Issue 16-25 June 23, 2022


Cover photo © Marty Rickard

 In This Issue 

Bucky O’Hare has our feature interview with Shuan Murphy. We have five Blues reviews for you this week including new music from Sass Jordan, Dr. J.B. Blues, Delbert McClinton, Peer Gynt and Susie Blue & the Lonesome Fellas. Scroll down and check it out!



 Featured Interview – Shaun Murphy 

image“I think I was 8. I used to go out on my swing set and stand there and sing whatever local, regular songs that came on the radio at the time. I’d just sing it in the loudest voice I could muster at that age. (laughs)”

Shaun Murphy is a lifer, a musician’s musician who has spent a lifetime singing with some of the biggest and most eclectic names in Roots, Rock, Blues and Pop music. Wielding a unique and distinct voice from an early age, Shaun has followed the music through theater productions, sound studios, barrel house and world stages. For this her 2nd interview with Blues Blast, Shaun talked about her process, her love for music and her foremothers and added detail and depth to some of her well documented collaborations with Meat Loaf, Bob Seger, and Eric Clapton.

That spark for singing that 8 year old Shaun felt ignited a raging inferno of a voice. Growing up in a few different midwestern towns, Shaun’s family settled in Detroit where she began her career in earnest. It was the legendary Ann Arbor Blues Festival that changed the course of Shaun’s music from Pop and Top 40 to Rhythm and Blues.

“It was the Ann Arbor Blues festival in 1969. My band, The Wilson Moore Pursuit, we played that. It was my first time seeing all these fabulous Blues artists in person. Of course once Big Mama Thornton got on stage and I was right there on side stage watching her, I was just overcome, just watching her. Just the power and the control and everything. This woman just got to everybody. Yeah it completely changed the trajectory of what I was thinking about singing. That was the start of my Blues thinking.”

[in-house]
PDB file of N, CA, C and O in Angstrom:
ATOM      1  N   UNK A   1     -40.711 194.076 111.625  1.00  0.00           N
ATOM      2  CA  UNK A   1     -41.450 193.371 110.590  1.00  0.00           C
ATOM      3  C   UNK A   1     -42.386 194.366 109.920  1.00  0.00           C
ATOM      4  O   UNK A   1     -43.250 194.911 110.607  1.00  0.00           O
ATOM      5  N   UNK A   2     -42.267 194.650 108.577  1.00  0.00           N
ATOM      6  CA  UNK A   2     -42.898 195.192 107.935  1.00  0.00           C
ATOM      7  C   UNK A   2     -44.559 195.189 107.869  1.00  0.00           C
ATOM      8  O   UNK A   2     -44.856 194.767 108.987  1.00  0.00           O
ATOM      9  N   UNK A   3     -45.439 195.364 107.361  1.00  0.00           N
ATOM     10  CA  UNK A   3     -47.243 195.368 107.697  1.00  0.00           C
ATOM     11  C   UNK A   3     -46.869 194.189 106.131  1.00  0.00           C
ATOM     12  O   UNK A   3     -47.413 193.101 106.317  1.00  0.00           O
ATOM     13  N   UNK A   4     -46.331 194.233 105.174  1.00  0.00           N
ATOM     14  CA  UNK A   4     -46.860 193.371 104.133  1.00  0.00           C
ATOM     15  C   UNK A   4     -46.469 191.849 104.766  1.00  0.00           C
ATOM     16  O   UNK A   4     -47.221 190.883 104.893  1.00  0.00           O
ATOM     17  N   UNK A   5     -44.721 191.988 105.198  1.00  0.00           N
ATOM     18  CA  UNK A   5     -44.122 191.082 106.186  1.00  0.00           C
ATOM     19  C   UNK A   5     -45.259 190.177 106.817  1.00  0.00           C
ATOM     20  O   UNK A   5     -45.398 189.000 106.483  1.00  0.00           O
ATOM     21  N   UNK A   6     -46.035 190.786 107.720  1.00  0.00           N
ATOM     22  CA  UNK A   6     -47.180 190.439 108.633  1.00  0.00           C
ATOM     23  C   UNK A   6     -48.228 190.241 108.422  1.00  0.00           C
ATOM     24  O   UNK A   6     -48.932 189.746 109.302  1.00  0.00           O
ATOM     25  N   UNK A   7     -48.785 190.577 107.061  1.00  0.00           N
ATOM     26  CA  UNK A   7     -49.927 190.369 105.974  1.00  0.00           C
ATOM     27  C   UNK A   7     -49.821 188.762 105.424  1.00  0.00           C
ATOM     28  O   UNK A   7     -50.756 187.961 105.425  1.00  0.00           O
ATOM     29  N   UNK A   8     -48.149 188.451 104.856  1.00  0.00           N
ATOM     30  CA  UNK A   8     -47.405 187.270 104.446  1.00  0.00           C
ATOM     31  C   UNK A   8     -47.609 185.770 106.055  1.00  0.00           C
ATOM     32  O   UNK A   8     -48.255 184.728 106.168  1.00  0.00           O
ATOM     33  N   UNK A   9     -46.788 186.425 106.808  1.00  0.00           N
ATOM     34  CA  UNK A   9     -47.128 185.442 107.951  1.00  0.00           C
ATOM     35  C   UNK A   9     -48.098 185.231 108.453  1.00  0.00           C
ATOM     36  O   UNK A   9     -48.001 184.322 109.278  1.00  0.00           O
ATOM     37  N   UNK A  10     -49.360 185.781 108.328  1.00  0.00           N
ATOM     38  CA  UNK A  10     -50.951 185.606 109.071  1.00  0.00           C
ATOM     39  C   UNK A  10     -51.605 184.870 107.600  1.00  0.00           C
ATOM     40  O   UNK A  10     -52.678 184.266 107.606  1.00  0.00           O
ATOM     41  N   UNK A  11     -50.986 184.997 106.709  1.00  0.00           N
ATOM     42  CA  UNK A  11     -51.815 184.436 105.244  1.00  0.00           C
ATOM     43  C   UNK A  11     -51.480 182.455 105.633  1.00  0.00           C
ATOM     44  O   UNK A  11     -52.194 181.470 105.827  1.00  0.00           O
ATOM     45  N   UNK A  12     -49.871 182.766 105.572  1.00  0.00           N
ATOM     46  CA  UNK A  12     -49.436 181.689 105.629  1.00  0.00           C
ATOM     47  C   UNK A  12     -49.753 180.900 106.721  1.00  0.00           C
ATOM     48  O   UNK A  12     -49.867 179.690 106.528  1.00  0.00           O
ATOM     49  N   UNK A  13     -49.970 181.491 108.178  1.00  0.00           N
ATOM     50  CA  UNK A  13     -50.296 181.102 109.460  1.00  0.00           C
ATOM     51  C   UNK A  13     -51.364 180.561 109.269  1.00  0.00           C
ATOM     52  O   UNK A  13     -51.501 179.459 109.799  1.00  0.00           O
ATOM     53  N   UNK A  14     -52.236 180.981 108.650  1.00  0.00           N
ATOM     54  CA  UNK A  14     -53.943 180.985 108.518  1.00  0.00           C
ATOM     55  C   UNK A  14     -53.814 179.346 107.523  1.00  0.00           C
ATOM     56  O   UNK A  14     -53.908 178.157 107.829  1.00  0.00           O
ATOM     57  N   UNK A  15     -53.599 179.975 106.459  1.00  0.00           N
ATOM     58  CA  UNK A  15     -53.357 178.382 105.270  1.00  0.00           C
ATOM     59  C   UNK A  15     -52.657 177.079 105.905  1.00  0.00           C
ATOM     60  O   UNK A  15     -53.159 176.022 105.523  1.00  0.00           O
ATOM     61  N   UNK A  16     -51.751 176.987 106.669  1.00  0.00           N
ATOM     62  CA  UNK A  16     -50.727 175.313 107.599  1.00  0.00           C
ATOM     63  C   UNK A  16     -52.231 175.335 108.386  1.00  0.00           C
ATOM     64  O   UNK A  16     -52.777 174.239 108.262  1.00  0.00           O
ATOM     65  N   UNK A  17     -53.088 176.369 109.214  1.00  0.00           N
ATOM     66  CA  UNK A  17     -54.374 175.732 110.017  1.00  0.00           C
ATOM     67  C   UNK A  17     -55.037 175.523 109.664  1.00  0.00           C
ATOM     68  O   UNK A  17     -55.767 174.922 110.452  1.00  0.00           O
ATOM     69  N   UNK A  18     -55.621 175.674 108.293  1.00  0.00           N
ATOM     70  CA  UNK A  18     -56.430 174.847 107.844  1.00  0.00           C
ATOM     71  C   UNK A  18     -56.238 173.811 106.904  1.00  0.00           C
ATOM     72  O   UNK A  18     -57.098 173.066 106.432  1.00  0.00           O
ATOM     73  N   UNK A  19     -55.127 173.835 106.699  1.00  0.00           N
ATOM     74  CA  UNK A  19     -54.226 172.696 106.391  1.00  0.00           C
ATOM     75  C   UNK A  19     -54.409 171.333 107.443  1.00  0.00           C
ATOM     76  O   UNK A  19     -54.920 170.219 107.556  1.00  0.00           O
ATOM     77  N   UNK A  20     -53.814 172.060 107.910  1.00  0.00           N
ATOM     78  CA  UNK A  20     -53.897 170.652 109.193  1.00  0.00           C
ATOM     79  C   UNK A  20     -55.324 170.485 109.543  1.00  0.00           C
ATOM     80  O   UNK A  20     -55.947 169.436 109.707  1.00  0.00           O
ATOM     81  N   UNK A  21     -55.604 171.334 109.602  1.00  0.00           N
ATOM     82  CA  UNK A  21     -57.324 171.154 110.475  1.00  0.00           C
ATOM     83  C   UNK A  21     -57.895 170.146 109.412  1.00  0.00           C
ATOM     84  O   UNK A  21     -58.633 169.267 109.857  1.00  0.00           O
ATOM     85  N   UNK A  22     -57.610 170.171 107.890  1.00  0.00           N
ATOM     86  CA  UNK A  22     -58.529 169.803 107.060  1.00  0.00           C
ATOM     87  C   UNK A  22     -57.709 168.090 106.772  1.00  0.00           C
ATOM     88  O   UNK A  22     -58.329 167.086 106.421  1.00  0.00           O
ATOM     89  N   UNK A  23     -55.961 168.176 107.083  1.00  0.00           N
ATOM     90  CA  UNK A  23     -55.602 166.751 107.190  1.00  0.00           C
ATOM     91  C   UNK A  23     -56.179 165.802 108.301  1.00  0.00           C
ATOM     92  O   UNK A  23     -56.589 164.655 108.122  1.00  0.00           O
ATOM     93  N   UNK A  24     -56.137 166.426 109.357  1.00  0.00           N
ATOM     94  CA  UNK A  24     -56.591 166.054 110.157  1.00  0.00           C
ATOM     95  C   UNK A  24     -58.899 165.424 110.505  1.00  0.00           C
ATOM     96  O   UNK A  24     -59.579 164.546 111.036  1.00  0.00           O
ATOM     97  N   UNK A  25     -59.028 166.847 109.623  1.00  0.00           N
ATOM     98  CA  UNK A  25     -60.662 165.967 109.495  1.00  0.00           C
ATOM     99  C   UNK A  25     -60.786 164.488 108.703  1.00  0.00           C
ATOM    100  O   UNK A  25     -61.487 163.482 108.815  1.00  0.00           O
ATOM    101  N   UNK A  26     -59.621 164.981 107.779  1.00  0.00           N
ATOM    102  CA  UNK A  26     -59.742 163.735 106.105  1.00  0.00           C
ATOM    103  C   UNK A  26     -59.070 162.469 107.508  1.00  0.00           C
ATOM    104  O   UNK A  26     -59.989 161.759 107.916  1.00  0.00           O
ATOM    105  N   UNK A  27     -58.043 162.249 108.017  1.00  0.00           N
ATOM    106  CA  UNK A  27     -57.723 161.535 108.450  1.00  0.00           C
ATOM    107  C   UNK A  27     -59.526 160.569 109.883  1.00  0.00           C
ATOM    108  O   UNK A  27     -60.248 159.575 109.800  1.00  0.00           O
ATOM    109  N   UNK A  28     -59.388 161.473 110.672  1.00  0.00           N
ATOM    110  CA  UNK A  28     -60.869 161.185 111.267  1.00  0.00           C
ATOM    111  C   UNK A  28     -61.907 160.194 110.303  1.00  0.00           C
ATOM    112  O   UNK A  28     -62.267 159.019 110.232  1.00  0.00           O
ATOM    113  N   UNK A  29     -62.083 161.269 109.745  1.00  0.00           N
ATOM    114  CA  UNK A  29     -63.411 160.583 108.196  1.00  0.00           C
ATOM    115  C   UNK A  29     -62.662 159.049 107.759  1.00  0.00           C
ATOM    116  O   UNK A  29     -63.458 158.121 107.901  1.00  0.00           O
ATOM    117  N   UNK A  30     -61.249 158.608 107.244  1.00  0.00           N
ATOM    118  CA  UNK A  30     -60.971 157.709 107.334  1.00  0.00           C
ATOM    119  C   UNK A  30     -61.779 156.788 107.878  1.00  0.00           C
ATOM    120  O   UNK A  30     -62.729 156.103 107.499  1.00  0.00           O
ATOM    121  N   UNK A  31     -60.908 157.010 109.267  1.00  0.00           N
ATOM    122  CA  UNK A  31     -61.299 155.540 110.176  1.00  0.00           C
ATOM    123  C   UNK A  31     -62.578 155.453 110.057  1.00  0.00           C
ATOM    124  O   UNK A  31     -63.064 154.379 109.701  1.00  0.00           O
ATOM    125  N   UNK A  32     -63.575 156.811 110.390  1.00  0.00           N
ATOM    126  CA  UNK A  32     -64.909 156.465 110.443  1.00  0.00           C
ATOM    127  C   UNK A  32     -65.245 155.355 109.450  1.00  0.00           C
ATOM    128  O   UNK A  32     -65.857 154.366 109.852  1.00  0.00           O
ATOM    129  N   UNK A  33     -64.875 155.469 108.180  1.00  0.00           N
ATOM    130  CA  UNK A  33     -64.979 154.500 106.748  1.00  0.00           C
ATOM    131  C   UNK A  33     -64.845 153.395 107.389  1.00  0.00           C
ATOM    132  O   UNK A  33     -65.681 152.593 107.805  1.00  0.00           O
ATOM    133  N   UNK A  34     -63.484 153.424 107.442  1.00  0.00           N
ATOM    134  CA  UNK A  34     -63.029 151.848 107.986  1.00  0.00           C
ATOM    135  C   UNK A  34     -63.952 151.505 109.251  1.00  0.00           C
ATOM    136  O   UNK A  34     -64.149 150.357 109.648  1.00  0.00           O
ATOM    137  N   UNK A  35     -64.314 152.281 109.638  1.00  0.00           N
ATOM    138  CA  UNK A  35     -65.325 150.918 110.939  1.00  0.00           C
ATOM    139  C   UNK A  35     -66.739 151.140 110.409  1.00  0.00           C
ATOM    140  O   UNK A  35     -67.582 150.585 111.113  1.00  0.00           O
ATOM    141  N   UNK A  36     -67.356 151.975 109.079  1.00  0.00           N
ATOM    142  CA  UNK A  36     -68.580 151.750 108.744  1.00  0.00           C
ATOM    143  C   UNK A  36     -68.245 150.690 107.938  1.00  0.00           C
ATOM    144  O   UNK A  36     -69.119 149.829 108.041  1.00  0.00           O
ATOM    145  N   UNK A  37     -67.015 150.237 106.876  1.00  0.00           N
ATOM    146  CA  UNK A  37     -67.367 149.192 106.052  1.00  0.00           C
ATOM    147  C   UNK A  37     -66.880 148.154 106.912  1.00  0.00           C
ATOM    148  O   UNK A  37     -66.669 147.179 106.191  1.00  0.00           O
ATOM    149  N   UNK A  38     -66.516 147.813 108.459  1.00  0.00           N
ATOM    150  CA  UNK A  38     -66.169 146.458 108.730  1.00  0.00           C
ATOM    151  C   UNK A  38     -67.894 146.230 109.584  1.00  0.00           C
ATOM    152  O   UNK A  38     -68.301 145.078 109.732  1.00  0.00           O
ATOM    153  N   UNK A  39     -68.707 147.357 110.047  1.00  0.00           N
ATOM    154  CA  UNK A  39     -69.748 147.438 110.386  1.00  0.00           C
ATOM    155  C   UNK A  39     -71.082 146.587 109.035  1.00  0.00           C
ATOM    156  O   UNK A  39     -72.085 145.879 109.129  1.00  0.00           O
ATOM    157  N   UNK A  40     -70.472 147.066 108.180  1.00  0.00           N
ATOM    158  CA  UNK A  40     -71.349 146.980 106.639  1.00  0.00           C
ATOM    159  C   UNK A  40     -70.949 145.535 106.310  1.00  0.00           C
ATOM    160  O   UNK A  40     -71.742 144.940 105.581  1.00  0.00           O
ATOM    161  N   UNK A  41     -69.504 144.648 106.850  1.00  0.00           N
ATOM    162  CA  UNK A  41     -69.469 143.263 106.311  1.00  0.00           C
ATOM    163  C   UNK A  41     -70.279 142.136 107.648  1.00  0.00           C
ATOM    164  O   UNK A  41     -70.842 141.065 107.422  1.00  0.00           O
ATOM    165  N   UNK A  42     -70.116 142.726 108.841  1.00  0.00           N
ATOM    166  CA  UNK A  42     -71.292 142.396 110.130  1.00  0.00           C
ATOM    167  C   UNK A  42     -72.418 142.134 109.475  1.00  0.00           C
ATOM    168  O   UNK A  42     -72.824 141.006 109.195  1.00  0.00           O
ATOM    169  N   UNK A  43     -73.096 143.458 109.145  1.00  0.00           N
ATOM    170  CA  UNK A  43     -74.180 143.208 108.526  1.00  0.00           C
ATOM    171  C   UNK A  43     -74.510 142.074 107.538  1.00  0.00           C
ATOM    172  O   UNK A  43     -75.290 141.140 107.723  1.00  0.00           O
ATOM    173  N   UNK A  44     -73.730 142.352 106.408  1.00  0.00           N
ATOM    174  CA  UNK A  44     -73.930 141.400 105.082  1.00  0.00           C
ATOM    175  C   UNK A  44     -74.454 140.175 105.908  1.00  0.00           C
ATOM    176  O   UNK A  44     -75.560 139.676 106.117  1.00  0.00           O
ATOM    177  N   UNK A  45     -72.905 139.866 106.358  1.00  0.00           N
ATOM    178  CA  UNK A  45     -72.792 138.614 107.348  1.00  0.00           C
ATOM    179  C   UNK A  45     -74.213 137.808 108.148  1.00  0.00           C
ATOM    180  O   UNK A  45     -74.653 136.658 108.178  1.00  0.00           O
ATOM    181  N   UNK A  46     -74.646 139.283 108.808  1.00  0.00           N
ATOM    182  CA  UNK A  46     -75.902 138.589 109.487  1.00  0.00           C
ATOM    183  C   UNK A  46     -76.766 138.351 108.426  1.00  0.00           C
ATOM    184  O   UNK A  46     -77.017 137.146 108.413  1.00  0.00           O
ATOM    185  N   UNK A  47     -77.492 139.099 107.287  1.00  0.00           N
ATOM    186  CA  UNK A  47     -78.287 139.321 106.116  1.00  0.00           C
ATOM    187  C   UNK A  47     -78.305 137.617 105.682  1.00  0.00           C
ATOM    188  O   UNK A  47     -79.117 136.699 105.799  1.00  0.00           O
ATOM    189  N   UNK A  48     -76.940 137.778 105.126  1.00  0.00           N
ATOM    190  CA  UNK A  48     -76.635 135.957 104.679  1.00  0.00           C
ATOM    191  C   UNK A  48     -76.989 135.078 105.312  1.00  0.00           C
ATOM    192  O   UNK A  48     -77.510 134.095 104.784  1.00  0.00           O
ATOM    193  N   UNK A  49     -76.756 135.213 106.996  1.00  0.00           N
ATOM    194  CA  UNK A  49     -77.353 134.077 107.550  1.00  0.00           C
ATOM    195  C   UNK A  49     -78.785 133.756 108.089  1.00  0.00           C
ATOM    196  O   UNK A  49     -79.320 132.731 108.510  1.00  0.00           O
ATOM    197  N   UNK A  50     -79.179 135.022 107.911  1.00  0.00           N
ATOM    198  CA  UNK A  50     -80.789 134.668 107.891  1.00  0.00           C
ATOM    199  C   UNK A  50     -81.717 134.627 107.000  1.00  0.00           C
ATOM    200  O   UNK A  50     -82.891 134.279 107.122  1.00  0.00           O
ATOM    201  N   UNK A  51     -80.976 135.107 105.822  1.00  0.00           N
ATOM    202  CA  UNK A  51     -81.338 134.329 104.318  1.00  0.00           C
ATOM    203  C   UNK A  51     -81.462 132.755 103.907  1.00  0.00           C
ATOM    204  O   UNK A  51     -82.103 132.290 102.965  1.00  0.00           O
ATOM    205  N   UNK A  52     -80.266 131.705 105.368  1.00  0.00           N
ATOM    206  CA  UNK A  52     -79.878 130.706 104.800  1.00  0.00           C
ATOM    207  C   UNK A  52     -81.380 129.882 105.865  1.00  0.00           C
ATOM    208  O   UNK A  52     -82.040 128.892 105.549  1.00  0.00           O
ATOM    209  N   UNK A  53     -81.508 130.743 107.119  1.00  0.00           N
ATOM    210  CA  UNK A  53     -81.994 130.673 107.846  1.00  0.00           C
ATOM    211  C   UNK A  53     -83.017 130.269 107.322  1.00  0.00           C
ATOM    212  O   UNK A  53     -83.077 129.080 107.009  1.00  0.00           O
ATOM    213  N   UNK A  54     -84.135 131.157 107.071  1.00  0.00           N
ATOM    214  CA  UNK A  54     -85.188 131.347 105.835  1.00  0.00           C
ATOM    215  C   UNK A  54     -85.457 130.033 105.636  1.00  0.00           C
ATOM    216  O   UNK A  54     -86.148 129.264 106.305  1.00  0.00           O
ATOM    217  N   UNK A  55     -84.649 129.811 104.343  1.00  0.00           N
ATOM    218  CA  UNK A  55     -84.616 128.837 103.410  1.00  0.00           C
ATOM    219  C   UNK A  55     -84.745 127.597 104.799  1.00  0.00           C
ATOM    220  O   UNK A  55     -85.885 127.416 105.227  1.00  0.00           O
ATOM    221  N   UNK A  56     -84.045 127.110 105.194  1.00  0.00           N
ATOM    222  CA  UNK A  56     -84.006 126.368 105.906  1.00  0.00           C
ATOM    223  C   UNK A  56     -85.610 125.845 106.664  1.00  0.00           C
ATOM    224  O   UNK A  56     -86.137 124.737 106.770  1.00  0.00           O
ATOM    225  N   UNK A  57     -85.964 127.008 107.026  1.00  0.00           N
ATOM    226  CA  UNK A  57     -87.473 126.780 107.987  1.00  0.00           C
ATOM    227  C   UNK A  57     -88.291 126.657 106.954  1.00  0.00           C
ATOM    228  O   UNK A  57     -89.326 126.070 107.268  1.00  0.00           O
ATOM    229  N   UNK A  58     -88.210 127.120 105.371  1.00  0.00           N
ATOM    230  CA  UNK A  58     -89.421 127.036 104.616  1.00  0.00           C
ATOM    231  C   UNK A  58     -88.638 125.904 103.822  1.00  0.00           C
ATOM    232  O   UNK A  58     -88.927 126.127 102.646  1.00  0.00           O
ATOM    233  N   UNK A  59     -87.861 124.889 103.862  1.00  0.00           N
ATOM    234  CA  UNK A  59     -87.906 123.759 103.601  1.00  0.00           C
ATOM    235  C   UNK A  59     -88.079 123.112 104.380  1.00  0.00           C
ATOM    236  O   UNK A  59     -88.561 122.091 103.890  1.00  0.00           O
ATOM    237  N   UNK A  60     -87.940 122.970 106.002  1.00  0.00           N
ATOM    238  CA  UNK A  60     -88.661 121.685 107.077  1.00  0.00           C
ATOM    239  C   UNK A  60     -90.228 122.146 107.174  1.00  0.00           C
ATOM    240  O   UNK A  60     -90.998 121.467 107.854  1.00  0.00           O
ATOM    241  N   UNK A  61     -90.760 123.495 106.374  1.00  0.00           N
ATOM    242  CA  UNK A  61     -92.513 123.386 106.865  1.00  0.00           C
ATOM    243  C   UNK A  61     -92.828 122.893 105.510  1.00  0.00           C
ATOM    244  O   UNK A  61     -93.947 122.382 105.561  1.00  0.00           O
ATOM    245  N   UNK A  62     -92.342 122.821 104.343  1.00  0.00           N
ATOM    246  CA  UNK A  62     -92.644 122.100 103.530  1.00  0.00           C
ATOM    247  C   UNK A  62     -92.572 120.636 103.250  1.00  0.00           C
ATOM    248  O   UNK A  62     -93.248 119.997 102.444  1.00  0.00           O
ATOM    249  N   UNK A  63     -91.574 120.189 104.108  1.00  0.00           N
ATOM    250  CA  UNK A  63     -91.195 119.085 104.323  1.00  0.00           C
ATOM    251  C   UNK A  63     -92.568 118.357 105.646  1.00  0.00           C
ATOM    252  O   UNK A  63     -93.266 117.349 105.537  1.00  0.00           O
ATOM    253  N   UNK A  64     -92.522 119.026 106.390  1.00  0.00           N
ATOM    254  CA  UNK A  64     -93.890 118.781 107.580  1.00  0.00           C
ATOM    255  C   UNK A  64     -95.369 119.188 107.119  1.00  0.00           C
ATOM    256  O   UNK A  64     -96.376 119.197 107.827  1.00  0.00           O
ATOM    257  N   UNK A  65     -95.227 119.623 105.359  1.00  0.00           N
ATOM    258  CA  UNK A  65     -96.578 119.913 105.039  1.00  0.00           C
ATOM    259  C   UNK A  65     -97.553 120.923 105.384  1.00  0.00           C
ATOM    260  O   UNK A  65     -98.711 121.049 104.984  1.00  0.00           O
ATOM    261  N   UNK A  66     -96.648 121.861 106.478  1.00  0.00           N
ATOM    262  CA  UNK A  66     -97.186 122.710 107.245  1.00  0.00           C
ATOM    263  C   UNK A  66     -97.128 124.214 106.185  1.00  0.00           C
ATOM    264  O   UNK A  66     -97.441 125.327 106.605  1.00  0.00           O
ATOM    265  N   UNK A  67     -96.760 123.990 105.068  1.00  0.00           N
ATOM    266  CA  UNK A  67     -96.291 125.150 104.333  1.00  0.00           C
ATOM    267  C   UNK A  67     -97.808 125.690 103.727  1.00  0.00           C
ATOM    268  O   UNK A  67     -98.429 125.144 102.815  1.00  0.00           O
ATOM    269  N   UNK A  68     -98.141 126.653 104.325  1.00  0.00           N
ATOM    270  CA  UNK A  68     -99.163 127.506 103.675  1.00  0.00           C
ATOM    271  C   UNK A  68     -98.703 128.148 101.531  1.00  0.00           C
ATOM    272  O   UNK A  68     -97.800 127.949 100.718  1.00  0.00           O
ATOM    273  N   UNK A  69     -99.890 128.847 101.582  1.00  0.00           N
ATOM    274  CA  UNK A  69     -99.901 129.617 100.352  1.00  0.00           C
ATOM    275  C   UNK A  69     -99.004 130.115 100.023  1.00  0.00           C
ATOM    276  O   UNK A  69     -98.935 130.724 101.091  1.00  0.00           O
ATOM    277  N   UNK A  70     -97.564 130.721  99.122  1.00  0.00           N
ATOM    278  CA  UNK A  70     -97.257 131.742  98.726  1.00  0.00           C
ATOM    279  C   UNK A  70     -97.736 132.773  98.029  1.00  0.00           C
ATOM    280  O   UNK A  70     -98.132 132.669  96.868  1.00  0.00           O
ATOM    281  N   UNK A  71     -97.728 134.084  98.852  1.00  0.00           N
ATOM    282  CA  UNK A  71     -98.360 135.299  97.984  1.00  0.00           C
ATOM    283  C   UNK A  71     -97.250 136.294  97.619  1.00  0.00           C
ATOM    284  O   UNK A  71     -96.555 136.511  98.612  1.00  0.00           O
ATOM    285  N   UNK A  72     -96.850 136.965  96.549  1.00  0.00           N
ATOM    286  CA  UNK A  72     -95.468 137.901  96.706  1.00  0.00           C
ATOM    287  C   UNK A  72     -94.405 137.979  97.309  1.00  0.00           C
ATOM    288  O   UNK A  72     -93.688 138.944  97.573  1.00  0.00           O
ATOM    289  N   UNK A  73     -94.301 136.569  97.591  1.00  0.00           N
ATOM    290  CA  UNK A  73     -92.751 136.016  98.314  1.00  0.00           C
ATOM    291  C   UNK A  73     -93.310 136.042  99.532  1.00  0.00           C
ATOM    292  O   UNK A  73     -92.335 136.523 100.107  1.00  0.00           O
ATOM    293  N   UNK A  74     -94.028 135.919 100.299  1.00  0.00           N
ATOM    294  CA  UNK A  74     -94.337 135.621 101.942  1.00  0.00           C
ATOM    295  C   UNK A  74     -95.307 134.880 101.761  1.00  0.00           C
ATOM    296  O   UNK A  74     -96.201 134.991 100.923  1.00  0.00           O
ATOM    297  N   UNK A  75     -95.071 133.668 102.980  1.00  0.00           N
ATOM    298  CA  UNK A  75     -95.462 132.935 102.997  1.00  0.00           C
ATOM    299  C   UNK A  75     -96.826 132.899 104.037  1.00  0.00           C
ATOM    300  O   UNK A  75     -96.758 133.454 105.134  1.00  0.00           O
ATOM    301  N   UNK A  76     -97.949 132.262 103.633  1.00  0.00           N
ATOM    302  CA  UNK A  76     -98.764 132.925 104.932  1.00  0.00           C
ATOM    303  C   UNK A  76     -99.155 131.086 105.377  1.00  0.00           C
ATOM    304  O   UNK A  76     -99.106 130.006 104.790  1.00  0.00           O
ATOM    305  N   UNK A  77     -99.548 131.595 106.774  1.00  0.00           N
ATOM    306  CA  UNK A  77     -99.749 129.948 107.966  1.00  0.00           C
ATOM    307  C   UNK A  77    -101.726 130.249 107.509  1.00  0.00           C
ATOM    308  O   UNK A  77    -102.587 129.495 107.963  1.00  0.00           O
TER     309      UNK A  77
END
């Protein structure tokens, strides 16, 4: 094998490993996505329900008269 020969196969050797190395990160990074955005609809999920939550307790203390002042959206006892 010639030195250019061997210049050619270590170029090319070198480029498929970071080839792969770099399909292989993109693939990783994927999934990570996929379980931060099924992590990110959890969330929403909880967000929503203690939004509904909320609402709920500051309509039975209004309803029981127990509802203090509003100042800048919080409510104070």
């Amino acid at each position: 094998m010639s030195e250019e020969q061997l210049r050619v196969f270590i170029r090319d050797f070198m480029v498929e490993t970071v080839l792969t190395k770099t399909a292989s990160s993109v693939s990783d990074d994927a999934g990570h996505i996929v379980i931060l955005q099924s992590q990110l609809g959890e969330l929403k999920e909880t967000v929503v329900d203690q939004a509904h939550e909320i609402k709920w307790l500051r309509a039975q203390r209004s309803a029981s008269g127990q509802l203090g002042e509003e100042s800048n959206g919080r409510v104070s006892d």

Shaun Murphy’s voice is like no other. It is impossible to compare her to anyone else. She is loud and emotive, she has a blistering attack but she can also bring it way down. To be able to sing with such passion and power and still maintain her depth and dynamics singing her guts out since the mid 60’s is quite a feat. Shaun has been intentional about maintaining and protecting her voice ever since she had a rough experience in Sioux Saint Marie.

“When I first started singing I was in a number of top 40 bands. At first I was in a number of all girl bands. The first all girl band I was in was called The Lauralees. We got a job in Soo Saint Marie, Michigan. Little did we know that we had to play from 8 at night till 4 in the morning. The girl guitar player didn’t know a lot of leads. So we had to end up doing about 200 songs a night (chuckling). We had a 2 week thing there and I don’t think we finished it. I just got so horse and everything. Came back to Detroit and a friend of mine knew Stevie Wonder’s doctor. So I went in there and he looked at me and he said: well you don’t have nodes but it looks like you had a couple blisters, not too much damage. Don’t talk for 2 weeks, don’t whisper for 2 weeks, anything. So I absolutely followed his direction and I was fine after that.”

image“Another friend said, here’s a vocal coach he does Tina Turner and all these major stars. So why don’t you go see him? Ray Taylor was his name. So I went down there, and we talked for a while. He said stand up and show me how you breathe. Okay. Now show me how you breathe when you sing. Which is totally different cause I breathe from my diaphragm. But I did that by accident because when I was signing in Soo Saint Marie that was the only way I could get any notes out by the end of the set (chuckling). He goes you know I don’t think you really need lessons, the whole crux of coaching anyone to sing starts in their breathing. You’ve already got that down.”

Now Shaun has developed her routine. She is thoughtful about the dynamics of singing and has employed her diaphragm ever since she had to belt it out till 4 in the morning.

“First of all, I warm up for a long time (chuckles), cause I have such a wide spectrum in my voice. There’s what they call your chest voice, your middle voice and your higher register voice. You have to really get in there and really get those areas relaxed so you can easily transcend between those areas. Once I’ve done that, I don’t know, I just enter another plan it seems like. It just takes over. I love every song that I do and I just go for it. Each one I want to be a set piece and really emote to the crowd. And that’s my main thing, I just want to talk to the crowd through my music.”